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Title:I. Development of novel silicon precursors for rapid and efficient radiofluorination reactions: synthesis and biological evaluation of a 18f-labelled estrogen dendrimer conjugate II. Other studies on 18f-labelled estrogens
Author(s):Carroll, Vincent
Director of Research:Katzenellenbogen, John A.
Doctoral Committee Chair(s):Katzenellenbogen, John A.
Doctoral Committee Member(s):Katzenellenbogen, Benita S.; Silverman, Scott K.; Hergenrother, Paul J.
Department / Program:Chemistry
Degree Granting Institution:University of Illinois at Urbana-Champaign
estrogen dendrimer conjugate
estrogen receptor
Abstract:Molecular imaging (MI) has revolutionized the visualization of complex biochemical processes in normal physiology and diseased states. Although still in its infancy, the data generated from MI studies aids in identifying sites of pathological involvement and provides key insight into the mechanisms that lead to the onset and progression of disease. Consequently, these techniques hold tremendous potential in the areas of diagnostics, therapy assessment, and drug development in the coming years. Amongst MI techniques, Positron Emission Tomography (PET) separates itself from the rest of the field with its exceptional sensitivity, near limitless depth of penetration and its ability to quantify metabolic processes in living patients. With the ability to visualize and quantify on an individualized basis, PET imaging has received considerable attention recently because of its potential for contributing to personalized medicine. Through better diagnosis, rational selection of targeted therapies, and individualization of therapy regimens for each patient, personalized medicine holds the promise of greatly improving patient outcomes as well as safeguarding against the use of unnecessary, harmful medical procedures. Given the current status of the PET field and the impact it has on many fields, significant effort is being made to expand the existing repertoire of imaging agents capable of further detailing pathophysiological processes beyond the most commonly used PET tracer, [18F]fluorodeoxyglucose, including the use of large, sensitive biomolecules such as peptides and antibodies, which may be of considerable clinical importance. However, the available methodology associated with PET isotope incorporation, specifically fluorine-18, involves rather harsh conditions that are incompatible with sensitive substrates, which restricts the availability of these agents and their subsequent clinical evaluation. Thus, there remains a tremendous need for rapid, mild and efficient methodology that can be used to label these previously inaccessible substrates in a direct, late-stage fashion. Chapter 1 presents a brief introduction into molecular imaging and the techniques available for use in the preclinical and clinical setting as well as in drug development. Additionally, the basics of PET principles and radiochemistry are introduced, with a significant focus on the synthetic difficulties involved in working with the most commonly used PET isotope, fluorine-18, and why there is a need for improved methodology for its incorporation into new radiopharmaceutical agents, especially sensitive ones. Chapter 2 details the development of methodology that targets the shortcomings of C-18F strategies through Si-18F bond formation approaches. We have developed a simple and straightforward strategy in radiofluorinating complex substrates at a late stage, at room temperature, or in an aqueous environment in high radiochemical yields and specific activities through a reactive silyl acetate moiety. The utility and versatility of the approach is showcased in three main areas of research: small adaptor molecules, small molecules, and peptides. We have applied this Si-18F labeling strategy (Chapter 3) to prepare a fluorine-18 labeled version of 17α-ethynylestradiol conjugated PAMAM dendrimer that can be used for in vivo distribution studies of this novel hormone-polymer conjugate. Through biodistribution studies, we have found that the EDC, a dendrimer-bound estrogen that provides selective cardiovascular protection without classical stimulation of uterus and mammary tissues, also shows selective, ER-mediated uptake and retention by the vascular target tissues, heart and aorta, but not the classical target, the uterus. These findings suggest that the selective cardiovascular protective effect of EDC is the result of two factors, one mechanistic (selective stimulation of the extra-nuclear pathway of ER action) and one pharmacokinetic (selective accumulation of EDC in vascular targets). This points to a new dimension for extending the selective, potentially beneficial actions of estrogens. Chapter 4 details the synthetic approaches towards the radiosynthesis a promising ER imaging agent, 2-[18F]fluoroestradiol, and illustrates the most well-known difficulty encountered in fluorine-18 chemistry, specifically the radiofluorination of electron-rich aromatic rings. Efforts have focused on the use of diaryliodonium salts which has afforded synthetically useful radiochemical yields of the desired compound and is currently being scaled up, in terms of radioactivity, for evaluation in animal studies.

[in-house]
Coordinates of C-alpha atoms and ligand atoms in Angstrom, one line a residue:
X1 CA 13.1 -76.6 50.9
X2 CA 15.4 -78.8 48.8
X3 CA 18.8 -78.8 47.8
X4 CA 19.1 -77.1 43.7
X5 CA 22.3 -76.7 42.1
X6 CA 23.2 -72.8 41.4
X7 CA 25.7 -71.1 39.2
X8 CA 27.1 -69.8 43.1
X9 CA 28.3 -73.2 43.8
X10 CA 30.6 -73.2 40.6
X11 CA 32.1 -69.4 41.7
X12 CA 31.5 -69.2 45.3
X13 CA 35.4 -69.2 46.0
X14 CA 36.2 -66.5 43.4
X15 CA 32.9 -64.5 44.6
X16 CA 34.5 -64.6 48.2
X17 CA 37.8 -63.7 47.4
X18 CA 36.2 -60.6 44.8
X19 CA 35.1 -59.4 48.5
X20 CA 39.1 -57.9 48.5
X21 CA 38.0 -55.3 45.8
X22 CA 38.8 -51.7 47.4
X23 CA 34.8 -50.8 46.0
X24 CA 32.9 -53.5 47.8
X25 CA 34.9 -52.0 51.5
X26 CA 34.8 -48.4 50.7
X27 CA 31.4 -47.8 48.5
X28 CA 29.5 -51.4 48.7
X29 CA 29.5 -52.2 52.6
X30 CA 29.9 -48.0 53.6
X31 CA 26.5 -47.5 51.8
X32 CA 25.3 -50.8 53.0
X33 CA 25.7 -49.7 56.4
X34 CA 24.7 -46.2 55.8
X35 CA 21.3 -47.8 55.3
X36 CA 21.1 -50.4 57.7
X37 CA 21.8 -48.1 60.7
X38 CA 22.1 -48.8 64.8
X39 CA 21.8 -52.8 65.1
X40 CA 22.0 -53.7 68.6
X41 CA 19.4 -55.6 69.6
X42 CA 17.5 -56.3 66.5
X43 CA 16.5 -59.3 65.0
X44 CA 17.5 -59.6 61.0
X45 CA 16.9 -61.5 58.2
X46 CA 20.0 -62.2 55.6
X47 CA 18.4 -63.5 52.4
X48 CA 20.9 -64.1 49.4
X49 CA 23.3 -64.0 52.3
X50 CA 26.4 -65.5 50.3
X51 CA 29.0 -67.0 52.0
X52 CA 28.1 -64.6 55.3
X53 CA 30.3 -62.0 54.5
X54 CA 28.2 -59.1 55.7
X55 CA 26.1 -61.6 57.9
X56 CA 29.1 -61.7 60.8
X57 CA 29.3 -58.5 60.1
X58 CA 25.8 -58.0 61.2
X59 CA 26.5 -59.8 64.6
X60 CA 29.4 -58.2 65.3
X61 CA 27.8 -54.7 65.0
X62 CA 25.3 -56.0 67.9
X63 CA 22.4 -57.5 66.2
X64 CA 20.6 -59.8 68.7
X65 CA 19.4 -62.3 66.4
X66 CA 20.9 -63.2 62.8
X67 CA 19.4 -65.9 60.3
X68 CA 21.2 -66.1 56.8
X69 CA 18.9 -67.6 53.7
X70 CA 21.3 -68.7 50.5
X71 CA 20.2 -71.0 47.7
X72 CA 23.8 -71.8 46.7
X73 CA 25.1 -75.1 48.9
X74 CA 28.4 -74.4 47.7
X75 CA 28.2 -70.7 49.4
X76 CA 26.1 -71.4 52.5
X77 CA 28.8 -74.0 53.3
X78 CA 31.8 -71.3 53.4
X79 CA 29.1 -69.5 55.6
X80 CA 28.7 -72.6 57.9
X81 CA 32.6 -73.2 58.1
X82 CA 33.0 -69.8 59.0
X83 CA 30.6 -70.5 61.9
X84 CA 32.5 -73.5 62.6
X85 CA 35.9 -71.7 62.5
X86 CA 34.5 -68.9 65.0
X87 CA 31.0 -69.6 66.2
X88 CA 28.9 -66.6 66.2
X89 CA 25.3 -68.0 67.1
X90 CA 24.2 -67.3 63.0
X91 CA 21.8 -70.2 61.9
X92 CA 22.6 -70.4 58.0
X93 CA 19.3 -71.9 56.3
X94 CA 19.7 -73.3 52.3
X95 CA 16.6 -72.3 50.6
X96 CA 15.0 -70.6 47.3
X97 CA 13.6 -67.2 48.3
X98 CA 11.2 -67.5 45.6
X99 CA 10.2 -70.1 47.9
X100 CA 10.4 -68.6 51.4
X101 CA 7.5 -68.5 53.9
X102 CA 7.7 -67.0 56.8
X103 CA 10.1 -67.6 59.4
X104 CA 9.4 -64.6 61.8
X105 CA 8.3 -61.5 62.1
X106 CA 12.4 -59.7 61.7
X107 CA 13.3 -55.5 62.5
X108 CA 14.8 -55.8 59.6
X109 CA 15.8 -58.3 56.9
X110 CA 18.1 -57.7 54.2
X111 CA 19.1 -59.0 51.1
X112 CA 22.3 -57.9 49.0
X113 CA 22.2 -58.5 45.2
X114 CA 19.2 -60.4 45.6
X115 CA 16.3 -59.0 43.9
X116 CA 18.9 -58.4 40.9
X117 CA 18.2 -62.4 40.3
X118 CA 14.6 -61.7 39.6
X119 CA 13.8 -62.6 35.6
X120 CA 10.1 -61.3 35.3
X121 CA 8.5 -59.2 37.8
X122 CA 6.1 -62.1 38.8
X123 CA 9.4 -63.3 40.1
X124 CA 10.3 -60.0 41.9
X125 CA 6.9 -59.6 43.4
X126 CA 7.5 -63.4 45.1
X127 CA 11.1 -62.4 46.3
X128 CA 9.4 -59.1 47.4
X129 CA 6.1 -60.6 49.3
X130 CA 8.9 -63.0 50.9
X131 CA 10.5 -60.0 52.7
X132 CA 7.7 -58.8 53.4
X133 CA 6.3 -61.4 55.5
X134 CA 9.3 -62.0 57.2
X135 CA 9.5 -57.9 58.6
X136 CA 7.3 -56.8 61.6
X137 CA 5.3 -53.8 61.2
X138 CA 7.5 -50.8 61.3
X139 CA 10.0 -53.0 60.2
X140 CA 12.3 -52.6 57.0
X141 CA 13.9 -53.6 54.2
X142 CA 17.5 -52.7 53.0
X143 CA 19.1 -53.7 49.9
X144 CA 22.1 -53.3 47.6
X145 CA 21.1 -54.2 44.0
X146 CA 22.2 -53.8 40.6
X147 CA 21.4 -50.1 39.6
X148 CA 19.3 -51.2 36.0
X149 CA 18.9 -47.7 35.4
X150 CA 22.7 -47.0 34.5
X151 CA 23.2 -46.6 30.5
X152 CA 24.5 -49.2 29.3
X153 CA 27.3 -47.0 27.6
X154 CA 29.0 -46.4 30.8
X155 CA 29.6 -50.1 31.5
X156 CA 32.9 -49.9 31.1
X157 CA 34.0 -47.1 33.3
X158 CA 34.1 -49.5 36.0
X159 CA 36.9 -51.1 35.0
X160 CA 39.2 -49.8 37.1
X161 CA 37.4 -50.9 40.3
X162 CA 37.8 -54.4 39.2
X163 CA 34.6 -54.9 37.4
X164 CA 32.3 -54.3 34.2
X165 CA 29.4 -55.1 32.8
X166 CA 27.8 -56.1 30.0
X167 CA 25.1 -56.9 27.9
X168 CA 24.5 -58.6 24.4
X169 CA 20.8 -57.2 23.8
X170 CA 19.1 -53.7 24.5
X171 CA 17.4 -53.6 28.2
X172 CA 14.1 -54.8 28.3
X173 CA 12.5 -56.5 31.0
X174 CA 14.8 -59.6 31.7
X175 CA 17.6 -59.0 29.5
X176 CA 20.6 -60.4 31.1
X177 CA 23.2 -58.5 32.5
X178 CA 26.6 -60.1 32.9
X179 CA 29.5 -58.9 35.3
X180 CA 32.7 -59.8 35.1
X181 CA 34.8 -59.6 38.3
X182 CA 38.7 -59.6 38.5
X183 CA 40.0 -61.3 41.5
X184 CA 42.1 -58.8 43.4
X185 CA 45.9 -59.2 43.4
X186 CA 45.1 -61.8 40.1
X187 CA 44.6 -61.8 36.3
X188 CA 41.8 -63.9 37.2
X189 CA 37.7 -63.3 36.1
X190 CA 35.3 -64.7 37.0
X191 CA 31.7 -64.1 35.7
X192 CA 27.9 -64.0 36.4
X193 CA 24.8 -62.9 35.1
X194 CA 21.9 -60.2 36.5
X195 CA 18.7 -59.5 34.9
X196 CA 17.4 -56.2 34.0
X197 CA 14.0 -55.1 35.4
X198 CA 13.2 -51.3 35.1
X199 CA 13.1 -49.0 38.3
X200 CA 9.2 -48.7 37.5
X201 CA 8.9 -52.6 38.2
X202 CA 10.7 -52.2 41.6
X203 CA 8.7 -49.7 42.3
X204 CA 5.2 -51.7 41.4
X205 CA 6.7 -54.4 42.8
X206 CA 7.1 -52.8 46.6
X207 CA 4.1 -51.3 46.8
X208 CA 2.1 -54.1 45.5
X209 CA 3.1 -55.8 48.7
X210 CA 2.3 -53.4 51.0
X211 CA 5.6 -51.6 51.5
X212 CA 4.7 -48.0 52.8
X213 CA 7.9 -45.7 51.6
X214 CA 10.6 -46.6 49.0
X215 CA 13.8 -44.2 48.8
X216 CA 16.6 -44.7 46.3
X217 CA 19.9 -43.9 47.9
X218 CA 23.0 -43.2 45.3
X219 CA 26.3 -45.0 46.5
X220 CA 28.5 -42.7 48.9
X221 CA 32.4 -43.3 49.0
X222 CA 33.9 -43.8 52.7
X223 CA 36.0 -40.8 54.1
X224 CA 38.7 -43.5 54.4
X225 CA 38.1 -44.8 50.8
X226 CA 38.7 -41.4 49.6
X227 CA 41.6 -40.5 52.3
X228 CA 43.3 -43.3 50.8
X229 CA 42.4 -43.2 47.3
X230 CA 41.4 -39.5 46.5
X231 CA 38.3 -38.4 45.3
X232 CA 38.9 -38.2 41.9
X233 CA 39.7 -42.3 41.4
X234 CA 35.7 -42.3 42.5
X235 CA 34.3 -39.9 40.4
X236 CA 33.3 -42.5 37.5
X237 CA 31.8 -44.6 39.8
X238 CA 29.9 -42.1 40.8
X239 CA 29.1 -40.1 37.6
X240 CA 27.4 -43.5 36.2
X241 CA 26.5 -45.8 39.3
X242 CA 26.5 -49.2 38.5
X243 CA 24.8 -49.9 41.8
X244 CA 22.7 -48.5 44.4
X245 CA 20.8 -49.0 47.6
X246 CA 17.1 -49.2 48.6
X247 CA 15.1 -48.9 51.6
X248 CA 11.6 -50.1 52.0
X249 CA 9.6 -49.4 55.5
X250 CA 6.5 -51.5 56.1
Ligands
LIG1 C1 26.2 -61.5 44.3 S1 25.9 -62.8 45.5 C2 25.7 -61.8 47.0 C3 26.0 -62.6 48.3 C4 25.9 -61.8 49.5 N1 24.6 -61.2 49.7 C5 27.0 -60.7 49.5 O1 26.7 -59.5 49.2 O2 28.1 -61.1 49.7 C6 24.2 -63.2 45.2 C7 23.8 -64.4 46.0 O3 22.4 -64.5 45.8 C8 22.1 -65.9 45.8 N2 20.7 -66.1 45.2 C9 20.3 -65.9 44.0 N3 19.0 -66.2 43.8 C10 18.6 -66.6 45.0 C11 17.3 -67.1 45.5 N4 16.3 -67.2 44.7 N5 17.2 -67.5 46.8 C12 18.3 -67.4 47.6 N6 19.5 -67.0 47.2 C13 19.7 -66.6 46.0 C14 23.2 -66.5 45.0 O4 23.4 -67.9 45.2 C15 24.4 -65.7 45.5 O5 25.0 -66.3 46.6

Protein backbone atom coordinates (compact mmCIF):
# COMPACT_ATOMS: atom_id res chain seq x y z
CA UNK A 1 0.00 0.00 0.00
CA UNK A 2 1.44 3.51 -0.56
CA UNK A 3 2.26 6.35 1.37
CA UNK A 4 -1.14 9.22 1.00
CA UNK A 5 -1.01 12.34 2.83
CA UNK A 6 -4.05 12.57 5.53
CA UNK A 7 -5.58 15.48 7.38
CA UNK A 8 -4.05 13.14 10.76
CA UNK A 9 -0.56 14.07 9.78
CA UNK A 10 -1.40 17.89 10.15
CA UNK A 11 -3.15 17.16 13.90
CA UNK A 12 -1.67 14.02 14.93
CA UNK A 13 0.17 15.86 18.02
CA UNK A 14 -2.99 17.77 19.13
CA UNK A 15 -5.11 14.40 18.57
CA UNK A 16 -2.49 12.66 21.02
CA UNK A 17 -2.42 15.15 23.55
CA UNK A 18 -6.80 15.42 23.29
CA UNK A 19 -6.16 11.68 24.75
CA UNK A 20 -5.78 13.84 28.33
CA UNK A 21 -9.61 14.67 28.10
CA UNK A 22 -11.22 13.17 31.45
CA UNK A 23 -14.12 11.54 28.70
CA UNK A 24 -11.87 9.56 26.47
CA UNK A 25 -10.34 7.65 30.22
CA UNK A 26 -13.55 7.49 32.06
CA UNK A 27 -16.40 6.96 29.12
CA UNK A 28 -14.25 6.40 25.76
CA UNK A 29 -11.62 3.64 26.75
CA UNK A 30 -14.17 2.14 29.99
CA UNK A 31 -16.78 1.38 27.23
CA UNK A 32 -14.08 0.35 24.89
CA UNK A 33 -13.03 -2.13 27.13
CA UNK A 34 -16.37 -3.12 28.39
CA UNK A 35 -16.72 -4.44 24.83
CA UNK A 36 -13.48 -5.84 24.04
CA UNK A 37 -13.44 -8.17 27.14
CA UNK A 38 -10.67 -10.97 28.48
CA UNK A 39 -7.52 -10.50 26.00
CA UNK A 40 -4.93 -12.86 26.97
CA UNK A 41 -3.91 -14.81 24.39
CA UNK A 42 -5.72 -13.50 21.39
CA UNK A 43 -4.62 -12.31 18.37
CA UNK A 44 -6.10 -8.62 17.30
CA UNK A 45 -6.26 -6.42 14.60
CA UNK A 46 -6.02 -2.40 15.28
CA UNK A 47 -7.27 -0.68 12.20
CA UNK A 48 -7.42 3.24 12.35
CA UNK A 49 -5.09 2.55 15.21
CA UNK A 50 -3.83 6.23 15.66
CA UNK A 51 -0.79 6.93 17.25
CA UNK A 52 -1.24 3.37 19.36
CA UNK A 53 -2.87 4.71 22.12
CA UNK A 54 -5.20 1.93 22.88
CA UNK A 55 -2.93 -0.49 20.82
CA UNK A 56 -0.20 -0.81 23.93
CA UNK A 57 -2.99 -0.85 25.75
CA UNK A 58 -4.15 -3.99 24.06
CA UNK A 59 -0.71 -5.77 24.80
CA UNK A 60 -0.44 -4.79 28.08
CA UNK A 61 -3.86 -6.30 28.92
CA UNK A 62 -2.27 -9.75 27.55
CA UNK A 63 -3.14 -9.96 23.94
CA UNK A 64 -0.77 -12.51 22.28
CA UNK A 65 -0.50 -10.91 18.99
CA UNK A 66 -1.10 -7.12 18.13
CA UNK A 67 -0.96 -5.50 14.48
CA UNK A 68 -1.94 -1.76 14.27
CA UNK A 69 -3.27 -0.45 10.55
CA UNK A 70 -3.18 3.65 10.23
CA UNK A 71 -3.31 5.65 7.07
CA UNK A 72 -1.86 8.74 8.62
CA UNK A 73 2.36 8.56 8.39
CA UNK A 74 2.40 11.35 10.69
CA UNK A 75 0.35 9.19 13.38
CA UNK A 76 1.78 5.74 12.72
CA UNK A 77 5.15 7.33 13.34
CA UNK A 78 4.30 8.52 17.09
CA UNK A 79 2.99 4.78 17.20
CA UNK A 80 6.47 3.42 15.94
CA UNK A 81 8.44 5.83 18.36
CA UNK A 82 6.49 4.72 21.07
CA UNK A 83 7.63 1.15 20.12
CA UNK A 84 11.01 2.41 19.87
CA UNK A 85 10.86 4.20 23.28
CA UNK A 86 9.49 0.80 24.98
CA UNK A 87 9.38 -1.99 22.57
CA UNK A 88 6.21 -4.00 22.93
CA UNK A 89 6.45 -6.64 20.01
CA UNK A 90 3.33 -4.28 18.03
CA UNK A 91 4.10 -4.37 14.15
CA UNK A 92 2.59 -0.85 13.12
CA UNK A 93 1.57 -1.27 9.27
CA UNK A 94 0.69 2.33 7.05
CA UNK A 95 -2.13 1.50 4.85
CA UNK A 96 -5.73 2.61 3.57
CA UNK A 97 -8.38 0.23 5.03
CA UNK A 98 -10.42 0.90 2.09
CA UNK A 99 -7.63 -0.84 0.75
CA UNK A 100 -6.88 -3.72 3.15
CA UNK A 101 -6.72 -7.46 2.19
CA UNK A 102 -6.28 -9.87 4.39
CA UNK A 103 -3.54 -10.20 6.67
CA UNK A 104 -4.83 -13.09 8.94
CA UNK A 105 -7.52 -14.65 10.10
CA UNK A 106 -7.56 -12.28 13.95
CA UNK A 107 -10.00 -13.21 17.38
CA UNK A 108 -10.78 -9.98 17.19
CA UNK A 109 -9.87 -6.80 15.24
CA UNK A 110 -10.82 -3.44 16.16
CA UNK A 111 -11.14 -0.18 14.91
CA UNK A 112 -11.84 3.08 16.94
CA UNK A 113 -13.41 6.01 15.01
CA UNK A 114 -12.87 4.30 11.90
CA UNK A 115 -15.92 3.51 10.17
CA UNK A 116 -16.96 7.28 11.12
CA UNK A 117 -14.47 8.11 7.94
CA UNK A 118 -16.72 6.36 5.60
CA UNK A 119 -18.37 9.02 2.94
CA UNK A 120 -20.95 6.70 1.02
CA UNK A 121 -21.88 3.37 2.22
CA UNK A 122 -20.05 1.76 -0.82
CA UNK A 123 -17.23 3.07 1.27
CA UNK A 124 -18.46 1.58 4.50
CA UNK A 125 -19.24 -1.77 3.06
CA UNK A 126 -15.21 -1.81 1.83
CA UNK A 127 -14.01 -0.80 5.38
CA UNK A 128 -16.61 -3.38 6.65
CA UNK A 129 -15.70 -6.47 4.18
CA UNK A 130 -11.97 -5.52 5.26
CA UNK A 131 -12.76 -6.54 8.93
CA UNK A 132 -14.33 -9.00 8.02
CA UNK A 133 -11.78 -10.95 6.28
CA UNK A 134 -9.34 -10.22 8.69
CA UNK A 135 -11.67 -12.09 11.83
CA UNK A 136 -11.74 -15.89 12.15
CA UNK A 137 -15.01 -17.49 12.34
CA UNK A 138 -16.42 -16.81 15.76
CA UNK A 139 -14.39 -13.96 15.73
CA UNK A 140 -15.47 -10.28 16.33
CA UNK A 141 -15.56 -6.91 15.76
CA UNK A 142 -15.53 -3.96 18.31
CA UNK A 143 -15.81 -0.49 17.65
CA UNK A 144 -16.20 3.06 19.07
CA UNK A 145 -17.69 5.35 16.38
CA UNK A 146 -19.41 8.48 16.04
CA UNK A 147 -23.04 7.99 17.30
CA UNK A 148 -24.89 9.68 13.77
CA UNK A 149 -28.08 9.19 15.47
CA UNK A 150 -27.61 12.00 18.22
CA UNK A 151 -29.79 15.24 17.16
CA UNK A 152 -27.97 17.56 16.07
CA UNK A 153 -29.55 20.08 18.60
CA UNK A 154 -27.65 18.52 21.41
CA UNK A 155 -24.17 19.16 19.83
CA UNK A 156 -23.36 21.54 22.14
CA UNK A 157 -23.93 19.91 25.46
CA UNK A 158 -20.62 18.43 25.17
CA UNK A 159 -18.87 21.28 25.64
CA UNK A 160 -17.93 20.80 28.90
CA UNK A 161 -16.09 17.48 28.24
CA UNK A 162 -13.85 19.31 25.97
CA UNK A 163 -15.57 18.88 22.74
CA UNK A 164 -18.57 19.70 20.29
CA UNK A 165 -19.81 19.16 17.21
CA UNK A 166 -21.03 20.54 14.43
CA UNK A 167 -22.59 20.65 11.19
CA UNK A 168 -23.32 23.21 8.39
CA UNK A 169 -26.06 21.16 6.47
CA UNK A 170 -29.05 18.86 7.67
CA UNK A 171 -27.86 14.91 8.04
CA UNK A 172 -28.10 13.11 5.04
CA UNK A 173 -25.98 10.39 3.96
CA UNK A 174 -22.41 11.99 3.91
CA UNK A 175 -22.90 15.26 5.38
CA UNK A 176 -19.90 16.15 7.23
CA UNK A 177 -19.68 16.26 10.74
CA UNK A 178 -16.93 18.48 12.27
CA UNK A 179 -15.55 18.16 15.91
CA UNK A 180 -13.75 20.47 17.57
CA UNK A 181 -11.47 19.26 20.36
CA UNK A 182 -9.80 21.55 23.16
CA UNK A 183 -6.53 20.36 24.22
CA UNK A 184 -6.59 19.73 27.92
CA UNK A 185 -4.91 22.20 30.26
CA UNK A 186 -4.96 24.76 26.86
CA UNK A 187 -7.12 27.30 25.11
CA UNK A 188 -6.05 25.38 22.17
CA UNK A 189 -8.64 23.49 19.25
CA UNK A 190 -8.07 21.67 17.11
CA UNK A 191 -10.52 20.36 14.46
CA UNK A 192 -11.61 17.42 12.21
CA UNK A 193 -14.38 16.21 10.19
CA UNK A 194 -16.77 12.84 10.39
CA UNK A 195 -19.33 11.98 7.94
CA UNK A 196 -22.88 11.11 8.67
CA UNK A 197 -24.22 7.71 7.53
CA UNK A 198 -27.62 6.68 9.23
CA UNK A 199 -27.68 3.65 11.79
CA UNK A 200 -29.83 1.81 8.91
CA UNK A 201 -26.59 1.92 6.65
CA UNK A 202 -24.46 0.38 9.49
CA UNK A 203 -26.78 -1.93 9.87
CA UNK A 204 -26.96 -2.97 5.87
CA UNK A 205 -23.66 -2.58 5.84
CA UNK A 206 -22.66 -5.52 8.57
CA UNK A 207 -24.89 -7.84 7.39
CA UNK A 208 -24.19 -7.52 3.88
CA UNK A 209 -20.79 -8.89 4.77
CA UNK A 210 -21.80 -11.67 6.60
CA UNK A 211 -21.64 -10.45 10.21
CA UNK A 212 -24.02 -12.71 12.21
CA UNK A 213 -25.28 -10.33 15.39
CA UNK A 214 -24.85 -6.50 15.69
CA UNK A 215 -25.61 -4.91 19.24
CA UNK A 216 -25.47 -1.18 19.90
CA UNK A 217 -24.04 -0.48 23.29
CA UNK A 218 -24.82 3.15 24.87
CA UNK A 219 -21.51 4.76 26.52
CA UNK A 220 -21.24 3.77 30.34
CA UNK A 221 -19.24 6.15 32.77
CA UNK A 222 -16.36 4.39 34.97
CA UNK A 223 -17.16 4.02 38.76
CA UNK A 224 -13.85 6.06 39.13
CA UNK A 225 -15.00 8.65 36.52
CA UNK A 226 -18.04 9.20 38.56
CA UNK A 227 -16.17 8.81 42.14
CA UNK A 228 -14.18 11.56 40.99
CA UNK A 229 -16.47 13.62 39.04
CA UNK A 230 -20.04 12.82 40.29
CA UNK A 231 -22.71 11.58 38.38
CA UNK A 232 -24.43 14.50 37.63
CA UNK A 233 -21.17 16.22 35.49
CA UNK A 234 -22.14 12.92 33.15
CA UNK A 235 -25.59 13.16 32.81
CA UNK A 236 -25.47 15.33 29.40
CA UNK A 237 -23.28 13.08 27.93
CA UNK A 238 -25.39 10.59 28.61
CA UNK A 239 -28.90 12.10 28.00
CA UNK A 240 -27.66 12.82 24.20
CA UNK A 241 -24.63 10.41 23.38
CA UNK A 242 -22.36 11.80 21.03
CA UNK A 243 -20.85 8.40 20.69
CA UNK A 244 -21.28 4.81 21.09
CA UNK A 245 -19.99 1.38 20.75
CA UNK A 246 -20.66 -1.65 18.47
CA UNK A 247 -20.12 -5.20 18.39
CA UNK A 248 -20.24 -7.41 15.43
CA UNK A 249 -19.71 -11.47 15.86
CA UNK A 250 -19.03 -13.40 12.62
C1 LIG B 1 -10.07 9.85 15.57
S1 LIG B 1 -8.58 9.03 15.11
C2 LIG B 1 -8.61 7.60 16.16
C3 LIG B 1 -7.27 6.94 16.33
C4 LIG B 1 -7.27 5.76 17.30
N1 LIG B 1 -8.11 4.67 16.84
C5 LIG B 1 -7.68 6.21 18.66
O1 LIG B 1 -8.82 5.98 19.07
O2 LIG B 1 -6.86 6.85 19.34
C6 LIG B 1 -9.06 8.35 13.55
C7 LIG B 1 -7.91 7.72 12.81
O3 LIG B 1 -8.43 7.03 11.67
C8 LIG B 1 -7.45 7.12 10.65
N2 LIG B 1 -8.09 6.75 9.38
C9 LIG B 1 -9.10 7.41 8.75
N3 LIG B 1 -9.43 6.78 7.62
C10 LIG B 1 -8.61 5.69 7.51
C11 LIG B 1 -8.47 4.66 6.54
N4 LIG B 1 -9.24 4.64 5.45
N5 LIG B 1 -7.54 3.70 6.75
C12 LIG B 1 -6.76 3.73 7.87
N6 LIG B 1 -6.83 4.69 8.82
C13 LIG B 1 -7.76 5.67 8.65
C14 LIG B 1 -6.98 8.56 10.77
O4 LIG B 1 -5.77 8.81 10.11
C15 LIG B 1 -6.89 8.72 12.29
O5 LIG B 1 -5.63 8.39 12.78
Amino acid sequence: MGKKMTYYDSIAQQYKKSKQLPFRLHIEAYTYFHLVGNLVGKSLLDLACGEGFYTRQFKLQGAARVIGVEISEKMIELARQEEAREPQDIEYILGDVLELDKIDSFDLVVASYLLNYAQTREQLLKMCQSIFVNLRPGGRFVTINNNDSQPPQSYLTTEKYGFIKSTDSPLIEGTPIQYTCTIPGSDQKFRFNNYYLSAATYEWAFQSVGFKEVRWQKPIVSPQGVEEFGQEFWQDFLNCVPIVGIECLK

Issue Date:2012-09-04
Rights Information:Copyright 2012 Vincent Carroll
Date Available in IDEALS:2017-03-03
Date Deposited:2012-12

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